Ameriana Bancorp would be an easy bank to overlook. It has just $481 million in assets and 14 branches, and its headquarters is tucked away in the Henry County seat of New Castle.
But in 2010, Ameriana caught the eye of activist bank investor John Palmer, the principal and co-founder of Naperville, Illinois-based PL Capital LLC.
He began scarfing up shares, and in March 2013 launched a proxy fight for a board seat, arguing Ameriana was deeply undervalued and should consider a merger. Within weeks, Ameriana appeased him, granting PL Capital a board seat as part of a “standstill agreement” that brought PL into the fold.
All of those previously unreported developments help explain why Ameriana announced in June it was being acquired by Muncie-based First Merchants Corp. for $69 million, or $22.71 a share.
The all-stock deal is another big score for Palmer, whose PL owns 9.5 percent of Ameriana. It began buying shares in December 2010 when the price was about $3.80.
It’s a playbook Palmer has followed with considerable success. PL has launched 15 proxy contests since its founding 19 years ago, and in all but one instance, it either prevailed or reached a settlement with management and the board, Crain’s Chicago Business wrote in a 2013 profile of Palmer.
The profile began: “If you’re a banker, John Palmer is the scariest ex-accountant you’re ever going to see.”
Palmer, who could not be reached for comment, told Crain’s he sees no shortage of potential targets.
“Don’t underestimate management teams and their desires to get their paychecks at the expense of shareholders,” he said.
Palmer told Crain’s he does not assume that all the banks PL invests in must sell. But he said the blueprint to remain independent almost always entails painful cost-cutting, and CEOs often decide selling is preferable.
That background helps fill in the gaps in a sketchy regulatory filing that First Merchants and Ameriana recently made that describes Ameriana’s internal deliberations in the months leading up to the First Merchants deal.
The filing said Chicago-based River Branch Capital in November 2013 and again in June 2014 made presentations to Ameriana’s management and board about the market for bank stocks and the merger-and-acquisition environment. The latter presentation included a discussion of potential targets for Ameriana to buy as well as likely acquirers of Ameriana.
Two months later, one of Ameriana’s “larger institutional shareholders” submitted a written presentation summarizing the M&A landscape and “potential strategic alternatives for the bank.” The filing does not name the shareholder, though PL is the biggest and such a presentation would be in keeping with its strategy.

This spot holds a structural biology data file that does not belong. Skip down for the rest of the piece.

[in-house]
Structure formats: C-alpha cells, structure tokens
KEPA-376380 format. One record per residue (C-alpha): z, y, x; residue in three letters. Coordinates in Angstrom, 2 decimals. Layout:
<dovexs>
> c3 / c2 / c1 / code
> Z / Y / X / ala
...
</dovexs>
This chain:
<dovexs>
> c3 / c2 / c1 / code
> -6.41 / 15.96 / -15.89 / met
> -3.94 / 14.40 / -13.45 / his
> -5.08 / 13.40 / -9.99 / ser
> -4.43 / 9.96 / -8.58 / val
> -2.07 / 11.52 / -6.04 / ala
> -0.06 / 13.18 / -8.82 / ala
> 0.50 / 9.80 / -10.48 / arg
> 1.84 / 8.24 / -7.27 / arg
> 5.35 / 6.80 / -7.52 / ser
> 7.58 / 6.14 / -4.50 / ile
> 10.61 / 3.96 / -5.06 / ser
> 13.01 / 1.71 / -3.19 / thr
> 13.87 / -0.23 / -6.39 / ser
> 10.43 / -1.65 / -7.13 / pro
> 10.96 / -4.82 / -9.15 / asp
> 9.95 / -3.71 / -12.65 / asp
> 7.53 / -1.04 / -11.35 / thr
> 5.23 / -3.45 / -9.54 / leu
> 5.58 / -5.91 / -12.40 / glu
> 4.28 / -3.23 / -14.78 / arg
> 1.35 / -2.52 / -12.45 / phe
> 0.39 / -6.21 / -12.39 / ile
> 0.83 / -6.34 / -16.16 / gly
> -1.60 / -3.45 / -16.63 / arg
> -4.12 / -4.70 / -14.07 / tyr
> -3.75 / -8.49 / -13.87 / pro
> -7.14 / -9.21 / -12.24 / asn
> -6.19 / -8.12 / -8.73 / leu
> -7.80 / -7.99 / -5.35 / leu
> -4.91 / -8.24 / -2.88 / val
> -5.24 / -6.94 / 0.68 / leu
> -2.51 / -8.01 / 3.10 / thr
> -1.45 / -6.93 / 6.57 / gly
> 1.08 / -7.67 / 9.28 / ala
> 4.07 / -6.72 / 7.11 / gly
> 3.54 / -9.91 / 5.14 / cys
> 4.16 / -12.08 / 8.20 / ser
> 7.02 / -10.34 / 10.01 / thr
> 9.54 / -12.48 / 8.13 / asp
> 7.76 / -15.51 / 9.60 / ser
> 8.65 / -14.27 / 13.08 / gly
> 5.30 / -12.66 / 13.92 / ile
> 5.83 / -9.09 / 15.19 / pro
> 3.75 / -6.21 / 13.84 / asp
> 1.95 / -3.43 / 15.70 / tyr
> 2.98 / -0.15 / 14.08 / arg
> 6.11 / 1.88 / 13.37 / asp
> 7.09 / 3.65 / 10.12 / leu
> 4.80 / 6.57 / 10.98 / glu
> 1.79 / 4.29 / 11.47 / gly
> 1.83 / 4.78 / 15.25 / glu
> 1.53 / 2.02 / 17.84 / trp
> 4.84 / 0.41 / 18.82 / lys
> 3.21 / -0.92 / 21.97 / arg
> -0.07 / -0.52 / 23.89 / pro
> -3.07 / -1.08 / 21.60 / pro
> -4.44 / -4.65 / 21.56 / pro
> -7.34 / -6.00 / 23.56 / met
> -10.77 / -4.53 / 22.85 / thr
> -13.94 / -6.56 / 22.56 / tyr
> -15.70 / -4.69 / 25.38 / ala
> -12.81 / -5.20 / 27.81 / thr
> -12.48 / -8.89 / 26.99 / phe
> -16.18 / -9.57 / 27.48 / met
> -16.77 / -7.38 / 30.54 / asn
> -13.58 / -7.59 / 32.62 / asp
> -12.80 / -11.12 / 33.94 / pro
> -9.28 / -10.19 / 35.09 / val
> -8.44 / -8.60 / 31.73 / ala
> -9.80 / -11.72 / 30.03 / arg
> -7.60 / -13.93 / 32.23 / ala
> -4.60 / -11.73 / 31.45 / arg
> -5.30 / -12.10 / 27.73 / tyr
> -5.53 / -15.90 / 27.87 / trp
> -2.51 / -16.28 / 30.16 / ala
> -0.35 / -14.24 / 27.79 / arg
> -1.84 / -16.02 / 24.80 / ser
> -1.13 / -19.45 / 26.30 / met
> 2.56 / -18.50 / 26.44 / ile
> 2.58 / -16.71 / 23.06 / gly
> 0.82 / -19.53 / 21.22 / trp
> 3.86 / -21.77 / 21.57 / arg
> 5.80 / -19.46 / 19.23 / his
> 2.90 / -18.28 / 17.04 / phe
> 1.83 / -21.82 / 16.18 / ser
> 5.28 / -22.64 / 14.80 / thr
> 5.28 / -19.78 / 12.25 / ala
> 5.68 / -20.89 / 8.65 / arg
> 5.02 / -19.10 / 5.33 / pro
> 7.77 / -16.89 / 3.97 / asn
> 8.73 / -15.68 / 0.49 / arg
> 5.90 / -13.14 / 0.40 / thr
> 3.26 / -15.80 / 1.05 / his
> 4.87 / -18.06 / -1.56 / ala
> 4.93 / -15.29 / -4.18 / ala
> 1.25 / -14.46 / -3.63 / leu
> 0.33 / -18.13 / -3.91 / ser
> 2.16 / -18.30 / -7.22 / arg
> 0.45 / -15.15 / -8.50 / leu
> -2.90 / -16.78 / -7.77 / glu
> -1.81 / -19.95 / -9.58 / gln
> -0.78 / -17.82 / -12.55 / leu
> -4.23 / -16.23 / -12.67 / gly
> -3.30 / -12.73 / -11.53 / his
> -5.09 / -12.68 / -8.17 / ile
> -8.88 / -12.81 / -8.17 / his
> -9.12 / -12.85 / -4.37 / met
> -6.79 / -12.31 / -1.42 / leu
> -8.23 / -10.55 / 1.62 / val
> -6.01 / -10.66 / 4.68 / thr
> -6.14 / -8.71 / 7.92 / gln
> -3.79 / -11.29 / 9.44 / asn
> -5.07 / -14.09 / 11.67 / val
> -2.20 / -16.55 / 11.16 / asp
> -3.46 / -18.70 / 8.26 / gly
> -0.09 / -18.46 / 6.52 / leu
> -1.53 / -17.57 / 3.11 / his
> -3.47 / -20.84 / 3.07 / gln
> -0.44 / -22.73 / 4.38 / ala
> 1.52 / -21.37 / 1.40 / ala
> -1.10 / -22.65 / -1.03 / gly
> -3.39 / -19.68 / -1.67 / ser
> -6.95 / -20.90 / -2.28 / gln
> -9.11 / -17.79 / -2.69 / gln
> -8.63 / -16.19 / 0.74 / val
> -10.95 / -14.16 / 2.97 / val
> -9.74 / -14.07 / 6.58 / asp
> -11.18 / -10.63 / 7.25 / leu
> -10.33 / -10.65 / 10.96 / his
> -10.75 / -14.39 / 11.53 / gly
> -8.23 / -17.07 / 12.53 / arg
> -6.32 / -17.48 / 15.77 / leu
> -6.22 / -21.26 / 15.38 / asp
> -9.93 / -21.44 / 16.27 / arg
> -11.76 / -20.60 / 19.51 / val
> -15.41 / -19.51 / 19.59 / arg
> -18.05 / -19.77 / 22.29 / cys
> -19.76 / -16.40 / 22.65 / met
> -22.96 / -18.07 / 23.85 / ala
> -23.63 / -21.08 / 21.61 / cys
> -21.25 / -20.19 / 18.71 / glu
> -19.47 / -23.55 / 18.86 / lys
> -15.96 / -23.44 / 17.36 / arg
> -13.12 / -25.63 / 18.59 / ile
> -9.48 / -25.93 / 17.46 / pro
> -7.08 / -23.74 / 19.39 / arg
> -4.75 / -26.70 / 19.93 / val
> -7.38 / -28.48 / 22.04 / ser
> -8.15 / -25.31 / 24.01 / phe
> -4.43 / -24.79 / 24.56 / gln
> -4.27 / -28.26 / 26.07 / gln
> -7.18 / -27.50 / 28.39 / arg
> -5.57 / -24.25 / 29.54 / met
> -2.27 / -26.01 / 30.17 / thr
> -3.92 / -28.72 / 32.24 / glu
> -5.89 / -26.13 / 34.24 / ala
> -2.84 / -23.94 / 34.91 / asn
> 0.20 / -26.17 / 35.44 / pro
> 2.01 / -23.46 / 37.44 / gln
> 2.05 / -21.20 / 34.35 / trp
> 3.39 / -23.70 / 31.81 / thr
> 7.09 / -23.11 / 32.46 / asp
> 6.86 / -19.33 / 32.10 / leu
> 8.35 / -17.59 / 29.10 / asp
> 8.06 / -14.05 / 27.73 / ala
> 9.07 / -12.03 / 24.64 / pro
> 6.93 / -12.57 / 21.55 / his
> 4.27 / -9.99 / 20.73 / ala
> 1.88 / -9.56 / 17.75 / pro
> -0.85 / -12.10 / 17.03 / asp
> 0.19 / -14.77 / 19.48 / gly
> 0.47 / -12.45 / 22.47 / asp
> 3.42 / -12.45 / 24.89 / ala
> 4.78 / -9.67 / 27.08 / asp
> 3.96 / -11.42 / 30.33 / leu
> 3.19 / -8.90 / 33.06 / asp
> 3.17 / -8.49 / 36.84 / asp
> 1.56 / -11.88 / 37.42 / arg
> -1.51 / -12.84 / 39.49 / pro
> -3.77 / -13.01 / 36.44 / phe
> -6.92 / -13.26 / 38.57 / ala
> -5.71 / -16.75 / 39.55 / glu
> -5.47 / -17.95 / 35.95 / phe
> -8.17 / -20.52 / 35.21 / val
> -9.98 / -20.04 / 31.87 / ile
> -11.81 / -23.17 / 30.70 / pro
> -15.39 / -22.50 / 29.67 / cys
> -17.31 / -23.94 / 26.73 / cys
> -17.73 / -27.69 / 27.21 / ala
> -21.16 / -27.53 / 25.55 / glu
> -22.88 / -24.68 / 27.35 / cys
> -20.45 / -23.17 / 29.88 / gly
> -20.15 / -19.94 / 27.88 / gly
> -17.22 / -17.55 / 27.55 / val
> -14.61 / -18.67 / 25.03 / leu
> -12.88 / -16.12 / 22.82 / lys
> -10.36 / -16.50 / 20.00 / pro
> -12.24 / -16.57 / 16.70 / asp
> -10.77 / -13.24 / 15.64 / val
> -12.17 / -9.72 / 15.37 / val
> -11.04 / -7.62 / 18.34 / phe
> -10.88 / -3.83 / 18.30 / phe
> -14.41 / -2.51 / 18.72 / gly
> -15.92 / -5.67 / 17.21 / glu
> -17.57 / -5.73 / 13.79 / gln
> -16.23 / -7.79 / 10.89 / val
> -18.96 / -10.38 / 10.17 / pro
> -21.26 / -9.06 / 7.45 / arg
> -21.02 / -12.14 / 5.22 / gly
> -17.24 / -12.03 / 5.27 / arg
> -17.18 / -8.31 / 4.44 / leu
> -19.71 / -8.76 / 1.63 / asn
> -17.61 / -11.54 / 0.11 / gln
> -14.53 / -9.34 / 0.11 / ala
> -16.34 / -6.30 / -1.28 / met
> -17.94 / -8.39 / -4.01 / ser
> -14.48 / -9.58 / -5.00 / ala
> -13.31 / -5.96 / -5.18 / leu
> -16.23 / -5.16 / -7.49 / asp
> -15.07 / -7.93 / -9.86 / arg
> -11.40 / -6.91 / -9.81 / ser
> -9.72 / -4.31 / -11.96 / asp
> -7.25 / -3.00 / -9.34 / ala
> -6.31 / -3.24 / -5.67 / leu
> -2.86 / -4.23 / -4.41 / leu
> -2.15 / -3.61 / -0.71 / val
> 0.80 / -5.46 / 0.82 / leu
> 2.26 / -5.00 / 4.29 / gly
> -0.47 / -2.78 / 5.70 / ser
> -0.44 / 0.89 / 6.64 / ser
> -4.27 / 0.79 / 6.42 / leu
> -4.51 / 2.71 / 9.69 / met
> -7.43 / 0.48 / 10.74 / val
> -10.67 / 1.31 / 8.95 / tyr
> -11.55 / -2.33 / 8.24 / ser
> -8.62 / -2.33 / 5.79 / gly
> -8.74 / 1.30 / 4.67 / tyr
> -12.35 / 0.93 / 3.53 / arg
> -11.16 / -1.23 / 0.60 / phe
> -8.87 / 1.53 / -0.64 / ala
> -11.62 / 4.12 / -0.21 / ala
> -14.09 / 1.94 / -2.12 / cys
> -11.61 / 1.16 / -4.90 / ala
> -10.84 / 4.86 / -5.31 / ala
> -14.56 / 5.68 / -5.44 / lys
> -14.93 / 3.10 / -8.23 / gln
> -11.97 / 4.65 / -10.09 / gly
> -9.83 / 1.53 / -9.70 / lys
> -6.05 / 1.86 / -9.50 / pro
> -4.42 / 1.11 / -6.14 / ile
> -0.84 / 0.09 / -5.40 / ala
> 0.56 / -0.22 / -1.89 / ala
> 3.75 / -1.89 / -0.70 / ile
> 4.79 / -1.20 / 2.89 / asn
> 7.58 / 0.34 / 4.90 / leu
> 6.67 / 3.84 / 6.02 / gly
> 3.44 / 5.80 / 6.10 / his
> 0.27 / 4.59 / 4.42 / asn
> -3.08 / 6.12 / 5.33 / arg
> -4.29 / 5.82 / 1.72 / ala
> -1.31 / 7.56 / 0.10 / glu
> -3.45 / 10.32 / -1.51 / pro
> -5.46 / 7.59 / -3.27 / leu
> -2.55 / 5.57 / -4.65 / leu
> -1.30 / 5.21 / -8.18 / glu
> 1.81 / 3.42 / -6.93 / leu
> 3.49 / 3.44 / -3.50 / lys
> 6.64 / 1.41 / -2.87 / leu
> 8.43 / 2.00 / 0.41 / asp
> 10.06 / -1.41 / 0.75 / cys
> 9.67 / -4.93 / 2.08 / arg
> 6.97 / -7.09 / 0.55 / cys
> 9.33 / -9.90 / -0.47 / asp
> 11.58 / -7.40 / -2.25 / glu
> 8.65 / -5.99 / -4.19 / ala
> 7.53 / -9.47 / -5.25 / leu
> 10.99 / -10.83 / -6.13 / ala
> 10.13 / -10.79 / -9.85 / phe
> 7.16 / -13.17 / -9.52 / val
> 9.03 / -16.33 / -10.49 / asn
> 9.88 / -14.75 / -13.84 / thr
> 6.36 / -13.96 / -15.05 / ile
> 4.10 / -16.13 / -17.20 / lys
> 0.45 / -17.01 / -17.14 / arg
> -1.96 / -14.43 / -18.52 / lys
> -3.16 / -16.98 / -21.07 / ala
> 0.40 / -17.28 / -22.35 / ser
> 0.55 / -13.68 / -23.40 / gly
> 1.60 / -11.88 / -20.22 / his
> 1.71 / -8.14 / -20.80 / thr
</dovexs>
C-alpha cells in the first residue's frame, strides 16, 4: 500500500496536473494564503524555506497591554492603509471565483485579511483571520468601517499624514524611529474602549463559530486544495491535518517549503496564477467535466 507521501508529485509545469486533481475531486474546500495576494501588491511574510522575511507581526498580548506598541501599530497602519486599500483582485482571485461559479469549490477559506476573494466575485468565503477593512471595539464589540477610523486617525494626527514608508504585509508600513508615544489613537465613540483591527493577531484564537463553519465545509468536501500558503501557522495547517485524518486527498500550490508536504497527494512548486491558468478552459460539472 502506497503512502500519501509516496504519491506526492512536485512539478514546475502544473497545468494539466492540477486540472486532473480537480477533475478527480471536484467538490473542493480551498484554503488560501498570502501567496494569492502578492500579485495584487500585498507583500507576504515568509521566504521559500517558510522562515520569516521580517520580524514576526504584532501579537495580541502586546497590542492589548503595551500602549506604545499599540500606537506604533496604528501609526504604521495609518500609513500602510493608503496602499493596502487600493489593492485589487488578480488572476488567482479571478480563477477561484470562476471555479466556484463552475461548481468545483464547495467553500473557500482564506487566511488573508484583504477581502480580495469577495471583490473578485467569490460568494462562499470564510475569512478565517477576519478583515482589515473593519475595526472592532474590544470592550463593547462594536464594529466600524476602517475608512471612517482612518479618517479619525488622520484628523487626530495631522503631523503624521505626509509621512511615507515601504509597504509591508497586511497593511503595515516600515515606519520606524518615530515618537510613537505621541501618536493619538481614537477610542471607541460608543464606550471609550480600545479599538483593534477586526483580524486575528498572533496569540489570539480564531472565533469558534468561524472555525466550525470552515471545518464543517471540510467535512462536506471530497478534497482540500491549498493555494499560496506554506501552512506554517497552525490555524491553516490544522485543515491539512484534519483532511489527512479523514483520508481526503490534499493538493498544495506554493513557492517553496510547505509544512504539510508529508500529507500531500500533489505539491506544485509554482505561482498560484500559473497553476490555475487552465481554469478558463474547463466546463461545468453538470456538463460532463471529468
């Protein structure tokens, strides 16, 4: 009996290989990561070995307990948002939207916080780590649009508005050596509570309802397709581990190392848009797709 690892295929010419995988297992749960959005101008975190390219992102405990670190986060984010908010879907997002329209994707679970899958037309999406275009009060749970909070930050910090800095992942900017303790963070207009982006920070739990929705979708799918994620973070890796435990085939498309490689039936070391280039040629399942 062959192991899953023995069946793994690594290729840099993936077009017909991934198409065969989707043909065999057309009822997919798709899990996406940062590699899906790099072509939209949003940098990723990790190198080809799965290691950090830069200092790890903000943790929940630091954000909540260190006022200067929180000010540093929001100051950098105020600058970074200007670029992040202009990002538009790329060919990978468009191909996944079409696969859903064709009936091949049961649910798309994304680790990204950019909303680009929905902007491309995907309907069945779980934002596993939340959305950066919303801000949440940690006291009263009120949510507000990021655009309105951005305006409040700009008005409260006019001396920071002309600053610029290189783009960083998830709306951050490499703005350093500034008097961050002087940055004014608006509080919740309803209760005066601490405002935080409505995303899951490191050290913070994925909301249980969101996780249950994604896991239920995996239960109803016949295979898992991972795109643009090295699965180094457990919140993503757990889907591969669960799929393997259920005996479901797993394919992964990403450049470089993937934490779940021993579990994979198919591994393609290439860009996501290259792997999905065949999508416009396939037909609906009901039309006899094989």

Whatever was in the presentation must have been persuasive. On Aug. 24, Ameriana hired River Branch to serve as its financial adviser to explore the sale of the company.
According to the filing, Ameriana nearly sealed a deal with a suitor described only as Company A. However, on May 1, four days before the public announcement was scheduled, Company A cut its price, which caused Ameriana to engage in further discussions with First Merchants.
At least two shareholder lawsuits are unimpressed with Ameriana’s negotiating savvy and contend the board should have gotten more for shareholders.
The latest, filed Sept. 22, noted that Ameriana has been racking up stellar performance on its own, in part by expanding in the Indianapolis market, most recently with a Noblesville office and a second office in Fishers. Its board was flush with executives who know the Indianapolis market, including City Securities CEO Mike Bosway and REI Investments President Mike Wells.
The suit, which was brought by a Florida shareholder and seeks class-action status, notes that the regulatory filing describing events before the sale says nothing to indicate Ameriana took steps to explore being an acquirer.
The suit says the First Merchants “merger is the result of an inadequate, toothless process during which the board failed to negotiate effectively to achieve a fair price for the company’s shareholders.” It seeks an injunction blocking the merger or—if the deal closes—damages resulting from the inadequate price.
In a regulatory filing after the first suit was filed, Ameriana and First Merchants contend the legal line of attack is without merit. They say they plan to contest the litigation vigorously.•